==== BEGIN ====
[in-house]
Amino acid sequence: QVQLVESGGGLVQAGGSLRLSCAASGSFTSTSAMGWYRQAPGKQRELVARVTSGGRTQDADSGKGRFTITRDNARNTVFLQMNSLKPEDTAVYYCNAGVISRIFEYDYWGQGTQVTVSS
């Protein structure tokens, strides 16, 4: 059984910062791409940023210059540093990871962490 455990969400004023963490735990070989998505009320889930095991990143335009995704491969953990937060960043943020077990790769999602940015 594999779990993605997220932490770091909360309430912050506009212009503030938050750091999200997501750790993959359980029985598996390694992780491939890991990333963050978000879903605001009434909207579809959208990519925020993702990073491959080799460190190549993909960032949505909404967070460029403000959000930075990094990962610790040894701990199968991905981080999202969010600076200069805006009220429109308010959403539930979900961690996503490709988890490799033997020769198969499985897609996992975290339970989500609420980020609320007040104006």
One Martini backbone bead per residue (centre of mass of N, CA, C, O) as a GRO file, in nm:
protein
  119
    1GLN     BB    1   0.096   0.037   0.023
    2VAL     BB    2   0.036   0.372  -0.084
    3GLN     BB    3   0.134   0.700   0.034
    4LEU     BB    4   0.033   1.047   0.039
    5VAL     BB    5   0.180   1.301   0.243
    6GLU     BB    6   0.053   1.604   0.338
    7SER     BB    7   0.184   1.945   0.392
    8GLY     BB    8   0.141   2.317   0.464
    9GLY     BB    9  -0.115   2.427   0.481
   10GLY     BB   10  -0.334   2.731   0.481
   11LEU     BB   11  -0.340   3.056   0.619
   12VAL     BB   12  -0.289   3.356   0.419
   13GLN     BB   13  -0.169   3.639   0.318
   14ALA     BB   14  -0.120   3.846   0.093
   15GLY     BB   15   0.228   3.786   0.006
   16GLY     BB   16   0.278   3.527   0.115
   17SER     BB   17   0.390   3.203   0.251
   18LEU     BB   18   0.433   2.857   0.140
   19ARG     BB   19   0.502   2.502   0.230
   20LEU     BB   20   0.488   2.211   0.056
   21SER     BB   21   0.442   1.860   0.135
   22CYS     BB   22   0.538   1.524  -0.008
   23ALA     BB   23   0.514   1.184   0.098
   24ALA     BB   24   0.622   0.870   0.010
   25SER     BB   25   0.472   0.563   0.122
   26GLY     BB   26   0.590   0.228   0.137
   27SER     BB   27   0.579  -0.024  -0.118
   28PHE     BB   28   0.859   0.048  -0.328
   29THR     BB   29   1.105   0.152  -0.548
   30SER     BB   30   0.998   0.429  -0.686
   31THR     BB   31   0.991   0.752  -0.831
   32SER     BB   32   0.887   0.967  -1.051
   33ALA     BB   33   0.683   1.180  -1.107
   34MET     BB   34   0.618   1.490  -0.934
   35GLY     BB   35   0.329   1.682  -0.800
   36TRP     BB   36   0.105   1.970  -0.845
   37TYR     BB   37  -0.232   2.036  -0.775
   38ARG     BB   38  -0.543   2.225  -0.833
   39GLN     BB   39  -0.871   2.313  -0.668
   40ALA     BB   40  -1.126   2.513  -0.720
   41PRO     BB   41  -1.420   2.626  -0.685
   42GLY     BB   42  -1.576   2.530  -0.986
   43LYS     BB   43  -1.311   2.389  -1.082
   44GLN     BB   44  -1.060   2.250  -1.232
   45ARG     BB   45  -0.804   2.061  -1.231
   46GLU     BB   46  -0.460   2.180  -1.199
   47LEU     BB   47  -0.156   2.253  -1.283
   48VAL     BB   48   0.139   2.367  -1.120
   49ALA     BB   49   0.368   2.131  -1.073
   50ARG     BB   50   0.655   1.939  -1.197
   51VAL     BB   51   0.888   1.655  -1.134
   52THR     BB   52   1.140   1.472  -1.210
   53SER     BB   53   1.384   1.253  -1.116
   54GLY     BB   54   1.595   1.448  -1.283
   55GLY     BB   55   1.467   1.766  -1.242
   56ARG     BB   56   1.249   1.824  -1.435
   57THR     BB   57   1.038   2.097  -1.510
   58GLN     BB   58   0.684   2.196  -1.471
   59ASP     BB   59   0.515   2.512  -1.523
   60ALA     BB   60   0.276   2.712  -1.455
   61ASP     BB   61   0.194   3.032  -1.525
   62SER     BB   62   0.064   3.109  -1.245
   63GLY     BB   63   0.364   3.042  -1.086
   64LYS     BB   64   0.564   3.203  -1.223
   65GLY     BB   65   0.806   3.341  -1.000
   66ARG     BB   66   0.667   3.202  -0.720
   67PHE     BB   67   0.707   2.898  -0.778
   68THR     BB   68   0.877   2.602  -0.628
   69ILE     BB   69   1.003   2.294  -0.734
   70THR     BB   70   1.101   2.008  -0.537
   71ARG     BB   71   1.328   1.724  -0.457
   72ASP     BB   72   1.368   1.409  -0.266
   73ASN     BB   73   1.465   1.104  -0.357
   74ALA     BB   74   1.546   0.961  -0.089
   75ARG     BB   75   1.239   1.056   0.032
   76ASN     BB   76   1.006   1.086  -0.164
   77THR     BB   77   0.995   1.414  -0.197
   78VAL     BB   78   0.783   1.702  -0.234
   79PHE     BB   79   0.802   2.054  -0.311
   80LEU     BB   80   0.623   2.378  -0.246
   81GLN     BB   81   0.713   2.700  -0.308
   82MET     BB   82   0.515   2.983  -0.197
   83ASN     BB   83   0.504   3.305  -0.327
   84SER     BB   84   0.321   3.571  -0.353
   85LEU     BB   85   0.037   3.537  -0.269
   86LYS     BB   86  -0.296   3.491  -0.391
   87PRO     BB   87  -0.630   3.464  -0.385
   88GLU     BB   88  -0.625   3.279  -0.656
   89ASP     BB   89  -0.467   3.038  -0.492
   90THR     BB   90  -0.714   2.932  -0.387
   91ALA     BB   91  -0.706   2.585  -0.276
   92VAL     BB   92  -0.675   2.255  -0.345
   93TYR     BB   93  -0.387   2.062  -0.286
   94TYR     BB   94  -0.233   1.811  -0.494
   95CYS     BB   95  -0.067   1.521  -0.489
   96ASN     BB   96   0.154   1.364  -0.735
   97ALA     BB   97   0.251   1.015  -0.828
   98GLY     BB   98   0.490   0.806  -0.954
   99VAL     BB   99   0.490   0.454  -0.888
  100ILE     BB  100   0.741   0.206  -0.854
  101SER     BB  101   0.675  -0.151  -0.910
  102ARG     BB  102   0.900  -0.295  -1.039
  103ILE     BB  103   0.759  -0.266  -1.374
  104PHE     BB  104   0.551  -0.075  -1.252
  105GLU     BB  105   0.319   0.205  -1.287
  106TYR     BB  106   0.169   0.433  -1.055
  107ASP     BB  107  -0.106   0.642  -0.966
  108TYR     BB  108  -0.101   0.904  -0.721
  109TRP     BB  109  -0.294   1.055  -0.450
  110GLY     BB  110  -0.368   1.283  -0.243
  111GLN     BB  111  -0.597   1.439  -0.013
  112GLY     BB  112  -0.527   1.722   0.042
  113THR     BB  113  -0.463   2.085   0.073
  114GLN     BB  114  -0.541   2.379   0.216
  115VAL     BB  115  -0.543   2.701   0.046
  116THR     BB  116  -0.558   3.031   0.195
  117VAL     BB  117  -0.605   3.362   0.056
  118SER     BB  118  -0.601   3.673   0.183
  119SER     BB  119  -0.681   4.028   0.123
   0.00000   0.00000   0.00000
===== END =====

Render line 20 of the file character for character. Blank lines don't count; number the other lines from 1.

   14ALA     BB   14  -0.120   3.846   0.093